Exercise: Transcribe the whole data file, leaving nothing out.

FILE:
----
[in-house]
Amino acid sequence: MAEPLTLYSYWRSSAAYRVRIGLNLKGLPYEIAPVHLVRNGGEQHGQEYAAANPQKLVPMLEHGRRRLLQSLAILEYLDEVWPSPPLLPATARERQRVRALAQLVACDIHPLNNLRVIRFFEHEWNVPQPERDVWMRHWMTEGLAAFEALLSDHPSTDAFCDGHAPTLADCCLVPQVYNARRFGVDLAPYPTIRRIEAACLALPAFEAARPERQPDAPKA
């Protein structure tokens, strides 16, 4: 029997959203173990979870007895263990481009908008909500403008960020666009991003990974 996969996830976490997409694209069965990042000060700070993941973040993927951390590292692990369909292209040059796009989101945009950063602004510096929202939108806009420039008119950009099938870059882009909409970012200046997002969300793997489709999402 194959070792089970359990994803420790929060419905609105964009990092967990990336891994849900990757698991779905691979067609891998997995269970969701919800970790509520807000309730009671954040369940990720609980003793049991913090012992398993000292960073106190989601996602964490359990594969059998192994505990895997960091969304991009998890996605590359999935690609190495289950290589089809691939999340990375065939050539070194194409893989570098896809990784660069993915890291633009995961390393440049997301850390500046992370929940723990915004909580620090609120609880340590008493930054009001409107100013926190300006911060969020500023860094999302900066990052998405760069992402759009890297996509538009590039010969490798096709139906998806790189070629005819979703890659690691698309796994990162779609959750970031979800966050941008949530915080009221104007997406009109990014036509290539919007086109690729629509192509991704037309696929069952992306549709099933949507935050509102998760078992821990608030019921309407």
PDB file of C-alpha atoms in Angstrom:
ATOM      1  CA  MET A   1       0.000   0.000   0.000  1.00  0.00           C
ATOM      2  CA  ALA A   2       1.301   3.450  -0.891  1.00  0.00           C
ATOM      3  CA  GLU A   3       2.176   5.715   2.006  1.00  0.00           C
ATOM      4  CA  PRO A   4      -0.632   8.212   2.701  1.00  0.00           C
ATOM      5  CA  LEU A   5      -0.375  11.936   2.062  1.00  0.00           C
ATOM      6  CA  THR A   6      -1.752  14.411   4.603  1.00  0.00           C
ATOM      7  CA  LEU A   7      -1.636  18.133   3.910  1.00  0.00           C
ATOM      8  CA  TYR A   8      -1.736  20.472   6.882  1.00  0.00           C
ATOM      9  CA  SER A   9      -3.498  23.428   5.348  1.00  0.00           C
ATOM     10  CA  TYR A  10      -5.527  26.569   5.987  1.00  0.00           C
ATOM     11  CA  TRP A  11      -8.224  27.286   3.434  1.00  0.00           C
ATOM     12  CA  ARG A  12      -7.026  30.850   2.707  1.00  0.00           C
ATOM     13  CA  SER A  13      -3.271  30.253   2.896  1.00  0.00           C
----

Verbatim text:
[in-house]
Amino acid sequence: MAEPLTLYSYWRSSAAYRVRIGLNLKGLPYEIAPVHLVRNGGEQHGQEYAAANPQKLVPMLEHGRRRLLQSLAILEYLDEVWPSPPLLPATARERQRVRALAQLVACDIHPLNNLRVIRFFEHEWNVPQPERDVWMRHWMTEGLAAFEALLSDHPSTDAFCDGHAPTLADCCLVPQVYNARRFGVDLAPYPTIRRIEAACLALPAFEAARPERQPDAPKA
């Protein structure tokens, strides 16, 4: 029997959203173990979870007895263990481009908008909500403008960020666009991003990974 996969996830976490997409694209069965990042000060700070993941973040993927951390590292692990369909292209040059796009989101945009950063602004510096929202939108806009420039008119950009099938870059882009909409970012200046997002969300793997489709999402 194959070792089970359990994803420790929060419905609105964009990092967990990336891994849900990757698991779905691979067609891998997995269970969701919800970790509520807000309730009671954040369940990720609980003793049991913090012992398993000292960073106190989601996602964490359990594969059998192994505990895997960091969304991009998890996605590359999935690609190495289950290589089809691939999340990375065939050539070194194409893989570098896809990784660069993915890291633009995961390393440049997301850390500046992370929940723990915004909580620090609120609880340590008493930054009001409107100013926190300006911060969020500023860094999302900066990052998405760069992402759009890297996509538009590039010969490798096709139906998806790189070629005819979703890659690691698309796994990162779609959750970031979800966050941008949530915080009221104007997406009109990014036509290539919007086109690729629509192509991704037309696929069952992306549709099933949507935050509102998760078992821990608030019921309407």
PDB file of C-alpha atoms in Angstrom:
ATOM      1  CA  MET A   1       0.000   0.000   0.000  1.00  0.00           C
ATOM      2  CA  ALA A   2       1.301   3.450  -0.891  1.00  0.00           C
ATOM      3  CA  GLU A   3       2.176   5.715   2.006  1.00  0.00           C
ATOM      4  CA  PRO A   4      -0.632   8.212   2.701  1.00  0.00           C
ATOM      5  CA  LEU A   5      -0.375  11.936   2.062  1.00  0.00           C
ATOM      6  CA  THR A   6      -1.752  14.411   4.603  1.00  0.00           C
ATOM      7  CA  LEU A   7      -1.636  18.133   3.910  1.00  0.00           C
ATOM      8  CA  TYR A   8      -1.736  20.472   6.882  1.00  0.00           C
ATOM      9  CA  SER A   9      -3.498  23.428   5.348  1.00  0.00           C
ATOM     10  CA  TYR A  10      -5.527  26.569   5.987  1.00  0.00           C
ATOM     11  CA  TRP A  11      -8.224  27.286   3.434  1.00  0.00           C
ATOM     12  CA  ARG A  12      -7.026  30.850   2.707  1.00  0.00           C
ATOM     13  CA  SER A  13      -3.271  30.253   2.896  1.00  0.00           C